When Spring-Rice was British Ambassador to the United States, he was suspected by Curzon of trying to prevent Curzon's engagement to the American Mary Leiter, whom Curzon nevertheless married. However, Spring Rice assumed for a certainty, like many of Curzon's other friends, that Curzon would inevitably become Secretary of State for Foreign Affairs: he wrote to Curzon in 1891, 'When you are Secretary of State for Foreign Affairs I hope you will restore the vanished glory of England, lead the European concert, decide the fate of nations, and give me three month's leave instead of two'.


Early political career

Curzon became Assistant Private Secretary to Salisbury in 1885, and in 1886 entered Parliament as Member for Southport in south-west Lancashire. His maiden speech, which was chiefly an attack on home rule and Irish nationalism, was regarded in much the same way as his oratory at the Oxford Union: brilliant and eloquent but also presumptuous and rather too self-assured. Subsequent performances in the Commons, often dealing with Ireland or reform of the House of Lords (which he supported), received similar verdicts. He was Under-Secretary of State for India in 1891–92 and Under-Secretary of State for Foreign Affairs in 1895–98.


Asian travels and writings

In the meantime he had travelled around the world: Russia and Central Asia (1888–89), a long tour of Persia (September 1889 – January 1890), Siam, French Indochina and Korea (1892), and a daring foray into Afghanistan and the Pamirs (1894). He published several books describing central and eastern Asia and related policy issues. A bold and compulsive traveler, fascinated by oriental life and geography, he was awarded the Patron's Gold Medal of the Royal Geographical Society for his exploration of the source of the Amu Darya (Oxus). His journeys allowed him to study the problems of Asia and their implications for British India, whilst reinforcing his pride in his nation and her imperial mission.


Curzon believed Russia to be the most likely threat to India, Britain's most valuable colony, from the 19th century through the early 20th century. In 1879 Russia had begun construction of the Transcaspian Railroad along the Silk Road, officially solely to enforce local control. The line starts from the city of Kzyzl Su (Krasnovodsk) (nowadays Turkmenbashi) (on the Caspian Sea), travels southeast along the Karakum Desert, through Ashgabat, continues along the Kopet Dagh Mountains until it reaches Tejen. Curzon dedicated an entire chapter in his book Russia in Central Asia to discussing the perceived threat to British control of India. This railroad connected Russia with the most wealthy and influential cities in Central Asia at the time, including the Persian province of Khorasan, and would allow the rapid deployment of Russian supplies and troops into the area. Curzon also believed that the resulting greater economic interdependence between Russia and Central Asia would be damaging to British interests.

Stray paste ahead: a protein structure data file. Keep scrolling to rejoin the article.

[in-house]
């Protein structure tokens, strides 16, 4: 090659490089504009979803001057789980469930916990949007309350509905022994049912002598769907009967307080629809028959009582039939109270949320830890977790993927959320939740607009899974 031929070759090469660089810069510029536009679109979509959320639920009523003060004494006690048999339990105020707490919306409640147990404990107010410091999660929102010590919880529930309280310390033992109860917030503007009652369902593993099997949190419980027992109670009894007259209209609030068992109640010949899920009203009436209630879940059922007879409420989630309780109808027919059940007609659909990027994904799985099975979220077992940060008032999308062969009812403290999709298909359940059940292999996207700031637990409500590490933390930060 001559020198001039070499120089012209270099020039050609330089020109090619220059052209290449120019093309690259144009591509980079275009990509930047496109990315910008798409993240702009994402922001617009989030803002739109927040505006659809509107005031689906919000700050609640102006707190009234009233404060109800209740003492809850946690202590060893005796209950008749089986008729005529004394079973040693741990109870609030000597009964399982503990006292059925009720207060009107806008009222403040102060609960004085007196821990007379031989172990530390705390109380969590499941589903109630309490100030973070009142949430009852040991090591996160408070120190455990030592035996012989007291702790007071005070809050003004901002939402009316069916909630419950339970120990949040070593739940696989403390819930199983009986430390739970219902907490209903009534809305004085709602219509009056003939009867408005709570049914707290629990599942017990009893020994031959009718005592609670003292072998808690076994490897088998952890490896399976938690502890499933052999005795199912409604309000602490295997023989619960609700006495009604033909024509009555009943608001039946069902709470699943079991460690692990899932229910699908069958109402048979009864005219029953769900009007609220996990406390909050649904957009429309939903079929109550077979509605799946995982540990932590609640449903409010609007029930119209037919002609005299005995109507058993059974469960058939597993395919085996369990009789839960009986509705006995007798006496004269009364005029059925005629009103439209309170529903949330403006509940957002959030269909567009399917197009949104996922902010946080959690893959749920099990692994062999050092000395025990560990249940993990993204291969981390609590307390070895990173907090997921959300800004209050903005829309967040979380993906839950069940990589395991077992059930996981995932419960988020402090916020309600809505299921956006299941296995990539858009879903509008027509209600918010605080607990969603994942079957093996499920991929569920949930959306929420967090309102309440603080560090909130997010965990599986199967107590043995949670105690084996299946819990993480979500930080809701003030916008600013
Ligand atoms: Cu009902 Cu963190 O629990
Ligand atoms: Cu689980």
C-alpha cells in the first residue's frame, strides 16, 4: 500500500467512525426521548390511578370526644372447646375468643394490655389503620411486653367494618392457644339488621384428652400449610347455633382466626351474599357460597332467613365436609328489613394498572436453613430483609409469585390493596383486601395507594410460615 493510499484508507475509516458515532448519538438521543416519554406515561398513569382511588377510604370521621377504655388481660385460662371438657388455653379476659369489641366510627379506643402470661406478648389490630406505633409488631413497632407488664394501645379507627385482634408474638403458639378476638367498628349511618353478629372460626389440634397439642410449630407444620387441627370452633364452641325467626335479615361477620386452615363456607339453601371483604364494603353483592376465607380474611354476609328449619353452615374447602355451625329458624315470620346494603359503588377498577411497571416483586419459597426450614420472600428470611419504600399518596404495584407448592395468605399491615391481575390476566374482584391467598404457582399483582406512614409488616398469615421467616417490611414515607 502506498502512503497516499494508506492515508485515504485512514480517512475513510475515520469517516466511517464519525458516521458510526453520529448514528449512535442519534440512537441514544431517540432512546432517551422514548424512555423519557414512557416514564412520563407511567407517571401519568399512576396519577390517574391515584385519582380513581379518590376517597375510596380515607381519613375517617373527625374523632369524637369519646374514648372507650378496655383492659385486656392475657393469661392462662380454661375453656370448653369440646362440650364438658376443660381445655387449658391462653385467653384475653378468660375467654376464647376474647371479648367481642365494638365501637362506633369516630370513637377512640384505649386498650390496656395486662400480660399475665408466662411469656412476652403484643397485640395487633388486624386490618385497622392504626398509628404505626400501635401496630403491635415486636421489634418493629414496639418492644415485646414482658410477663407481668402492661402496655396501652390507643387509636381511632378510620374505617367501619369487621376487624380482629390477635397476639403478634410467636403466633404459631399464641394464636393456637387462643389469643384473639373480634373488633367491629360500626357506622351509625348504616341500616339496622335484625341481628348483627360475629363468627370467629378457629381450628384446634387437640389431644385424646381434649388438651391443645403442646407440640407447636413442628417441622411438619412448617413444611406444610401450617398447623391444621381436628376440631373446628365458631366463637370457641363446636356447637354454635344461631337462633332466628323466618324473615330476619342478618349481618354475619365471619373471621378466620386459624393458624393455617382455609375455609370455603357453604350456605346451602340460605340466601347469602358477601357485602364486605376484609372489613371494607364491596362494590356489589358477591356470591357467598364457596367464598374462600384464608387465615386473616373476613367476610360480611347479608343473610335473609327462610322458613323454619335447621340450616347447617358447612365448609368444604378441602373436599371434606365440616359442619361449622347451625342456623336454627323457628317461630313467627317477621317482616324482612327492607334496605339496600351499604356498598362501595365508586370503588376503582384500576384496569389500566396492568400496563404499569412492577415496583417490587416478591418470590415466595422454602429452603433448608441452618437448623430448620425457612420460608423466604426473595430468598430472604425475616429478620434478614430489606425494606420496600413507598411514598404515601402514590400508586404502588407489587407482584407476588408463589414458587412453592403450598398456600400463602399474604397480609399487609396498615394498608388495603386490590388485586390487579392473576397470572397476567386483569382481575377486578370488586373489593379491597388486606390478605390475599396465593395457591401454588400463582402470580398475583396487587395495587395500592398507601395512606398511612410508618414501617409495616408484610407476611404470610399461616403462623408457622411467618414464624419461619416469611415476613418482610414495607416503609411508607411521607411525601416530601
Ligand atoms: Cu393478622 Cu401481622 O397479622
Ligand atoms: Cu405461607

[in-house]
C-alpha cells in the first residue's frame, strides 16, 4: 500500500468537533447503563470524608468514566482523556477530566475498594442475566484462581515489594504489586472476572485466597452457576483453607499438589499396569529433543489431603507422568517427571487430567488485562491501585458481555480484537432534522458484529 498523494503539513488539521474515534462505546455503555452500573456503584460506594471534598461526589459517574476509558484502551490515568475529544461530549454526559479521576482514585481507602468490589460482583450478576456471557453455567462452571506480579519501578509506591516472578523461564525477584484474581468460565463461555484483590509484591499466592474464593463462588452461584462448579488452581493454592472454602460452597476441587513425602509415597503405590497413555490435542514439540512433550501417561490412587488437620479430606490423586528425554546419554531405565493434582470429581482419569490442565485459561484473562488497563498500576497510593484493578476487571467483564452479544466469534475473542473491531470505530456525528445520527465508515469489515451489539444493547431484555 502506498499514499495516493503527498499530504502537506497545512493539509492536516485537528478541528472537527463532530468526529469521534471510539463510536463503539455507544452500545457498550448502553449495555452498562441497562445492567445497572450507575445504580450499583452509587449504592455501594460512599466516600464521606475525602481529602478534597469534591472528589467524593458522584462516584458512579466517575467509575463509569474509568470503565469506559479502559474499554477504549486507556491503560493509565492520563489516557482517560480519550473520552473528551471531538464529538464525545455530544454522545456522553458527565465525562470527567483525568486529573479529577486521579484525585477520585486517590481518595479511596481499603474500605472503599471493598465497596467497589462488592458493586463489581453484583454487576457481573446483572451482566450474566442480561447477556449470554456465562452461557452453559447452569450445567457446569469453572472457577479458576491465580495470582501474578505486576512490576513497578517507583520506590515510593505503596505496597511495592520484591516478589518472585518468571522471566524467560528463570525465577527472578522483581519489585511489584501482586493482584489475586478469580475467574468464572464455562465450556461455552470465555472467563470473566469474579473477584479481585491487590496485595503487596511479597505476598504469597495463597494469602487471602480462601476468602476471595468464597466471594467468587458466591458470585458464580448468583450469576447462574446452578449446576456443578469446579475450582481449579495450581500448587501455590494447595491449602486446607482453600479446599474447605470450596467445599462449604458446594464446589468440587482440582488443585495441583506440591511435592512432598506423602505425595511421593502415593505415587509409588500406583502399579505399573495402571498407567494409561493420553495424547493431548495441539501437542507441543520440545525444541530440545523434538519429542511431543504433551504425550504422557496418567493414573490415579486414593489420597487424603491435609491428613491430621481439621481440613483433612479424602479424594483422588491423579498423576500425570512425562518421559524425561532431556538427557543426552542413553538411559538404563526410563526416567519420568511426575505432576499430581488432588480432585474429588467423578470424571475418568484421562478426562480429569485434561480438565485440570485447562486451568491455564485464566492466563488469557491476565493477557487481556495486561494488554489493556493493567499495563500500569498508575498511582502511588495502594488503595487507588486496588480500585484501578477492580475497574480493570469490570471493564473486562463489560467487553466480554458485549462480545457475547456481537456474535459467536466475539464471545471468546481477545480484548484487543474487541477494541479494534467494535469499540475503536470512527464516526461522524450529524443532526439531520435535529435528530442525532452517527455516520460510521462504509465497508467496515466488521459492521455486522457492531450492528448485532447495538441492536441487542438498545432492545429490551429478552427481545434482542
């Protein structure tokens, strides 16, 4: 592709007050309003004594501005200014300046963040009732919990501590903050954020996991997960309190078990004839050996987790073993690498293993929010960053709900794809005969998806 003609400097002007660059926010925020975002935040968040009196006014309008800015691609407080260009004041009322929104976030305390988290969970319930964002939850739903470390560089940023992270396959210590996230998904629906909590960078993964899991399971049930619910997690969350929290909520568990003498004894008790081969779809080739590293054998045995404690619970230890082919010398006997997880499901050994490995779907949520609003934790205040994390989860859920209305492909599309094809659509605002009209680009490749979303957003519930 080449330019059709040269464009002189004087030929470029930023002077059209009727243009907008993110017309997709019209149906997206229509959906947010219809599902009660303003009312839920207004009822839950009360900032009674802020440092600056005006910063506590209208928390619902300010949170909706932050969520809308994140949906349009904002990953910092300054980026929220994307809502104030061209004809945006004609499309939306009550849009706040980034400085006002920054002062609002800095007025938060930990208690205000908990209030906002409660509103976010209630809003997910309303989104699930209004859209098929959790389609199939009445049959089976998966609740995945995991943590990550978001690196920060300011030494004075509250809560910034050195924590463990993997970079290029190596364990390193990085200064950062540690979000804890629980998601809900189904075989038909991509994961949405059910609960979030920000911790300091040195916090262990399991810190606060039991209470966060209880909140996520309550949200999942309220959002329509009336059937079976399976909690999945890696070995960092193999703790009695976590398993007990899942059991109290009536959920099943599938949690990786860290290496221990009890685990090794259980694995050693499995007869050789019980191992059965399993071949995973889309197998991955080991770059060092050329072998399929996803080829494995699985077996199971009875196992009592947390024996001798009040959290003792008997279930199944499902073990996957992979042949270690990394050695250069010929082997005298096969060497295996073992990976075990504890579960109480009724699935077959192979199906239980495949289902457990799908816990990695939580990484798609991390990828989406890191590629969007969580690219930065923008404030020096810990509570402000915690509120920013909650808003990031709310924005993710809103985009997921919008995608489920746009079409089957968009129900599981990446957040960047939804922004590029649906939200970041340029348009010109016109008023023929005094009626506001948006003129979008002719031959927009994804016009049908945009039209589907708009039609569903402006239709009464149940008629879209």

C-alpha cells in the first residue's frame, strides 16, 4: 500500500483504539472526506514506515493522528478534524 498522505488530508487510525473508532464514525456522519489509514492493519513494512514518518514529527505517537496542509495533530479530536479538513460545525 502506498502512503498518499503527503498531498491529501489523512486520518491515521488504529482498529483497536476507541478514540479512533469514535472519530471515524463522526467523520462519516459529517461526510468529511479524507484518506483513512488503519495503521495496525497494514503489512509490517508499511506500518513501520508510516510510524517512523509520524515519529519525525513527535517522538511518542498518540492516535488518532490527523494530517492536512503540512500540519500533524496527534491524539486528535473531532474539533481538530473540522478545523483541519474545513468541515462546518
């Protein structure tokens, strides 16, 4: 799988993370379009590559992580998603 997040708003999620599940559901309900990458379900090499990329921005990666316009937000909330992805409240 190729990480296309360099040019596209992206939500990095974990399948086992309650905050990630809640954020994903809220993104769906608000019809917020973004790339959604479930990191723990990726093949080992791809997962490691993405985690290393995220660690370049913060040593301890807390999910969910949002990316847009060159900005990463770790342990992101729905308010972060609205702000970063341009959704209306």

Persia and the Persian Question, written in 1892, has been considered Curzon's magnum opus and can be seen as a sequel to Russia in Central Asia. Curzon was commissioned by The Times to write several articles on the Persian political environment, but while there he decided to write a book on the country as whole. This two-volume work covers Persia's history and governmental structure, as well as graphics, maps and pictures (some taken by Curzon himself). Curzon was aided by General Albert Houtum-Schindler and the Royal Geographical Society (RGS), both of which helped him gain access to material to which as a foreigner he would not have been entitled to have access. General Schindler provided Curzon with information regarding Persia's geography and resources, as well as serving as an unofficial editor.


Curzon was appalled by his government's apathy towards Persia as a valuable defensive buffer to India from Russian encroachment. Years later Curzon would lament that "Persia has alternatively advanced and receded in the estimation of British statesmen, occupying now a position of extravagant prominence, anon one of unmerited obscurity."

 First marriage (1895–1906)

In 1895 he married Mary Victoria Leiter, the daughter of Levi Ziegler Leiter, an American millionaire[4] of German Mennonite origin and co-founder of the Chicago department store Field & Leiter (later Marshall Field). Initially, he had just married her for her money so he could save his estate but ended up nursing feelings for her. Mary had a long and nearly fatal illness near the end of summer 1904, from which she never really recovered. Falling ill again in July 1906, she died on the 18th of that month in her husband's arms, at the age of 36. It was the greatest personal loss of his life.